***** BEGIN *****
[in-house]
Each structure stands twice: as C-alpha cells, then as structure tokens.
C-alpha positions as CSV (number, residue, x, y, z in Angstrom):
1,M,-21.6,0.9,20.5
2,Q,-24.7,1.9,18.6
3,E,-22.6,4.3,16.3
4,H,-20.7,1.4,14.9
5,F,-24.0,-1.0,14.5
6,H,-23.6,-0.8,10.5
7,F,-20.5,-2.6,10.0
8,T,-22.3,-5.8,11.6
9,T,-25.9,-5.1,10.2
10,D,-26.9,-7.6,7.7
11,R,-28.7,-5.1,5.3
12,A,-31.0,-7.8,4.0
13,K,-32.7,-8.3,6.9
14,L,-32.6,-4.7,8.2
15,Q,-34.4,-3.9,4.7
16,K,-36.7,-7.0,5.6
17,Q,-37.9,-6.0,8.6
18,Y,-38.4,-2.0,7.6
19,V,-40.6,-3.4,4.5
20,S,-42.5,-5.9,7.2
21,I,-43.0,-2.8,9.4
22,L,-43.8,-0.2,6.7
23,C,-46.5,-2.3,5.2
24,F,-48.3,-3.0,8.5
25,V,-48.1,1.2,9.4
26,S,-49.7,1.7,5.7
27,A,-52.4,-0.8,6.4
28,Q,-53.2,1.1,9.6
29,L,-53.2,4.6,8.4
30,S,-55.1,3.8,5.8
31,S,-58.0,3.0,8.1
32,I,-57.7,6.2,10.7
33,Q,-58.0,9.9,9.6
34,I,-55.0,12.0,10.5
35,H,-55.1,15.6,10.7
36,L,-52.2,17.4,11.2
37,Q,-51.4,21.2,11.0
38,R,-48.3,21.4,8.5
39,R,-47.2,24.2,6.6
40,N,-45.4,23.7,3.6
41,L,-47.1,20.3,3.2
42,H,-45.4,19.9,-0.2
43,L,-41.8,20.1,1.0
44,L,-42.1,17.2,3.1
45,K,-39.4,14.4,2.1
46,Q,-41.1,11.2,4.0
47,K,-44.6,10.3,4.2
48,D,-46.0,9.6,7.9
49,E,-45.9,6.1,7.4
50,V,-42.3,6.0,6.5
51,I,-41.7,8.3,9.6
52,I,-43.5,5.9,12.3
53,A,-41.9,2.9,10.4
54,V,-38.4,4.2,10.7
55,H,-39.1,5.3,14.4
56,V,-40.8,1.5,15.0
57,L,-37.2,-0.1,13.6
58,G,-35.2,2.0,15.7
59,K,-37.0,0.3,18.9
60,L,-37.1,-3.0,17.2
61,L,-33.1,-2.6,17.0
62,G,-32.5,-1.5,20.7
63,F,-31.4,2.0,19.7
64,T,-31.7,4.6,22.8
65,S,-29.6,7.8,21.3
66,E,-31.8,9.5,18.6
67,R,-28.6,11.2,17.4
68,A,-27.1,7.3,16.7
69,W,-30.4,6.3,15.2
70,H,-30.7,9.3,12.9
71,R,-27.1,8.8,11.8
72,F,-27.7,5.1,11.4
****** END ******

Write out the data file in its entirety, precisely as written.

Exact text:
[in-house]
Each structure stands twice: as C-alpha cells, then as structure tokens.
C-alpha positions as CSV (number, residue, x, y, z in Angstrom):
1,M,-21.6,0.9,20.5
2,Q,-24.7,1.9,18.6
3,E,-22.6,4.3,16.3
4,H,-20.7,1.4,14.9
5,F,-24.0,-1.0,14.5
6,H,-23.6,-0.8,10.5
7,F,-20.5,-2.6,10.0
8,T,-22.3,-5.8,11.6
9,T,-25.9,-5.1,10.2
10,D,-26.9,-7.6,7.7
11,R,-28.7,-5.1,5.3
12,A,-31.0,-7.8,4.0
13,K,-32.7,-8.3,6.9
14,L,-32.6,-4.7,8.2
15,Q,-34.4,-3.9,4.7
16,K,-36.7,-7.0,5.6
17,Q,-37.9,-6.0,8.6
18,Y,-38.4,-2.0,7.6
19,V,-40.6,-3.4,4.5
20,S,-42.5,-5.9,7.2
21,I,-43.0,-2.8,9.4
22,L,-43.8,-0.2,6.7
23,C,-46.5,-2.3,5.2
24,F,-48.3,-3.0,8.5
25,V,-48.1,1.2,9.4
26,S,-49.7,1.7,5.7
27,A,-52.4,-0.8,6.4
28,Q,-53.2,1.1,9.6
29,L,-53.2,4.6,8.4
30,S,-55.1,3.8,5.8
31,S,-58.0,3.0,8.1
32,I,-57.7,6.2,10.7
33,Q,-58.0,9.9,9.6
34,I,-55.0,12.0,10.5
35,H,-55.1,15.6,10.7
36,L,-52.2,17.4,11.2
37,Q,-51.4,21.2,11.0
38,R,-48.3,21.4,8.5
39,R,-47.2,24.2,6.6
40,N,-45.4,23.7,3.6
41,L,-47.1,20.3,3.2
42,H,-45.4,19.9,-0.2
43,L,-41.8,20.1,1.0
44,L,-42.1,17.2,3.1
45,K,-39.4,14.4,2.1
46,Q,-41.1,11.2,4.0
47,K,-44.6,10.3,4.2
48,D,-46.0,9.6,7.9
49,E,-45.9,6.1,7.4
50,V,-42.3,6.0,6.5
51,I,-41.7,8.3,9.6
52,I,-43.5,5.9,12.3
53,A,-41.9,2.9,10.4
54,V,-38.4,4.2,10.7
55,H,-39.1,5.3,14.4
56,V,-40.8,1.5,15.0
57,L,-37.2,-0.1,13.6
58,G,-35.2,2.0,15.7
59,K,-37.0,0.3,18.9
60,L,-37.1,-3.0,17.2
61,L,-33.1,-2.6,17.0
62,G,-32.5,-1.5,20.7
63,F,-31.4,2.0,19.7
64,T,-31.7,4.6,22.8
65,S,-29.6,7.8,21.3
66,E,-31.8,9.5,18.6
67,R,-28.6,11.2,17.4
68,A,-27.1,7.3,16.7
69,W,-30.4,6.3,15.2
70,H,-30.7,9.3,12.9
71,R,-27.1,8.8,11.8
72,F,-27.7,5.1,11.4